New-vehicle sales accelerated in May after resuming growth the previous month in the wake of the coronavirus outbreak, which forced the shutdown of factories and showrooms across much of China.
Industry-wide sales advanced 15 percent to nearly 2.2 million in May after increasing 4.4 percent in April, according to information the China Association of Automobile Manufacturers released Thursday.
The growth was led by demand for commercial vehicles, especially trucks, as Beijing ramps up investment in infrastructure projects to revive the economy.
Commercial-vehicle sales surged 48 percent to 520,000 in May, while light-vehicle deliveries rose 7 percent to nearly 1.7 million.
But demand for new electrified vehicles remains weaker, slipping 24 percent to roughly 82,000 last month, after the Chinese government slashed subsidies for EVs and plug-in hybrids in June 2019. The tally includes some 64,000 EVs and 18,000 plug-in hybrids, declines of 25 percent and 16 percent compared with a year earlier.
In the first five months, new-vehicle deliveries in China fell 23 percent to below 8 million because of dismal demand in the first quarter, when the outbreak raged across the country.
In a related report, car sales in China rose for the first time in almost a year last month, evidence that the world’s largest auto market is rebounding from the crisis and a trade war with the U.S.
Retail sales of cars, crossovers, SUVs and multiple-purpose vehicles increased 1.9 percent from a year earlier to 1.64 million units in May, the China Passenger Car Association said Monday. That’s the first gain since June 2019.
The government added stimulus measures such as tax rebates to attract consumers back to showrooms, while automakers that shuttered operations amid the coronavirus outbreak now offer generous discounts. The pandemic exacerbated a sales slump that’s in its third year, with an economic slowdown, trade tensions and stricter emission standards weighing on demand.
Global automakers spent billions of dollars expanding in China in recent decades, and manufacturers such as Tesla Inc., General Motors Co. and Volkswagen Group remain undeterred in their effort to tap the market’s long-term growth potential, including for EVs.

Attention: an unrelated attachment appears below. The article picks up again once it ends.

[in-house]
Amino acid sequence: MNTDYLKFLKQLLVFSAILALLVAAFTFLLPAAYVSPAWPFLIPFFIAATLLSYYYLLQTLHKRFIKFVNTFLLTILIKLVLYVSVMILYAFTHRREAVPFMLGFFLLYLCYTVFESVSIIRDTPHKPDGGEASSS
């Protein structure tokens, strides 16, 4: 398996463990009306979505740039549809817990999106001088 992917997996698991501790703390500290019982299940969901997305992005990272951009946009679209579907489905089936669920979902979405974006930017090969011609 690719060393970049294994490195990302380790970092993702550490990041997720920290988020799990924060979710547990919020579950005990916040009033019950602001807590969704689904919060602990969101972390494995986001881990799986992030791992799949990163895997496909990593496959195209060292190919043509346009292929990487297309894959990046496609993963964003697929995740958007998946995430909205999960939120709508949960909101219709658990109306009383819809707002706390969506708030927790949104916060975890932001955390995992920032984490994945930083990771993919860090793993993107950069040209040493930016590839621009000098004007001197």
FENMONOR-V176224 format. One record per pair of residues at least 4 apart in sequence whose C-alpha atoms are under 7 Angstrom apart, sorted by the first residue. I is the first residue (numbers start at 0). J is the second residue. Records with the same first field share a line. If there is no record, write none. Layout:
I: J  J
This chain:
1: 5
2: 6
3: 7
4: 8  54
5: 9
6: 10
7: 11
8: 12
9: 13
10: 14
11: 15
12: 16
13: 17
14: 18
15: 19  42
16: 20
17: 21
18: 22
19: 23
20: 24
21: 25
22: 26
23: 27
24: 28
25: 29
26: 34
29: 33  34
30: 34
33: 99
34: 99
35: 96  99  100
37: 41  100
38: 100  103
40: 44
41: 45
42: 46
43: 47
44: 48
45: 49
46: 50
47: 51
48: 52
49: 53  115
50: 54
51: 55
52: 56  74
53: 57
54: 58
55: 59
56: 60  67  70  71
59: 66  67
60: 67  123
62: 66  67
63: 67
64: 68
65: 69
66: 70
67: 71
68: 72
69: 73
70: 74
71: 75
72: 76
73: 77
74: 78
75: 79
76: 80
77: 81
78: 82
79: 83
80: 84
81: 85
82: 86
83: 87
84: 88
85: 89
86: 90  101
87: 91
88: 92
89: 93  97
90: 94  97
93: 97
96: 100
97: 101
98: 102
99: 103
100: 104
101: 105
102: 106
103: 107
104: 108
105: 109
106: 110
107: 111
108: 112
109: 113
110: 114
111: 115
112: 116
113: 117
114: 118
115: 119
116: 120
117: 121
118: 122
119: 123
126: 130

VW said this month it will become the biggest shareholder of battery company Guoxuan High-Tech Co., and it seeks a 50 percent stake in a Chinese EV partner.
Tesla was the top seller of new-energy vehicles with 11,095 deliveries in May, PCA said. The U.S. company started shipments from a new Shanghai factory around the start of the year. Monthly registrations of new Tesla vehicles in China have fluctuated this year amid the virus, from a low of 2,314 in February to a high of 12,710 in March, according to data from state-backed China Automotive Information Net.
After growing rapidly for several years, EV sales have also lost momentum because of the pandemic and slumping oil prices have made gas guzzlers more competitive. The government still considers EVs a priority, and has added a slew of fresh stimulus measures to help the industry recover.
Full-year car sales in China may fall about 10 percent following big declines at the height of the virus crisis earlier this year, PCA Secretary General Cui Dongshu said on a media call. His view is more optimistic than that of China Association of Automobile Manufacturers, which forecast a decline of 15 percent to 25 percent.
Bloomberg contributed to this report.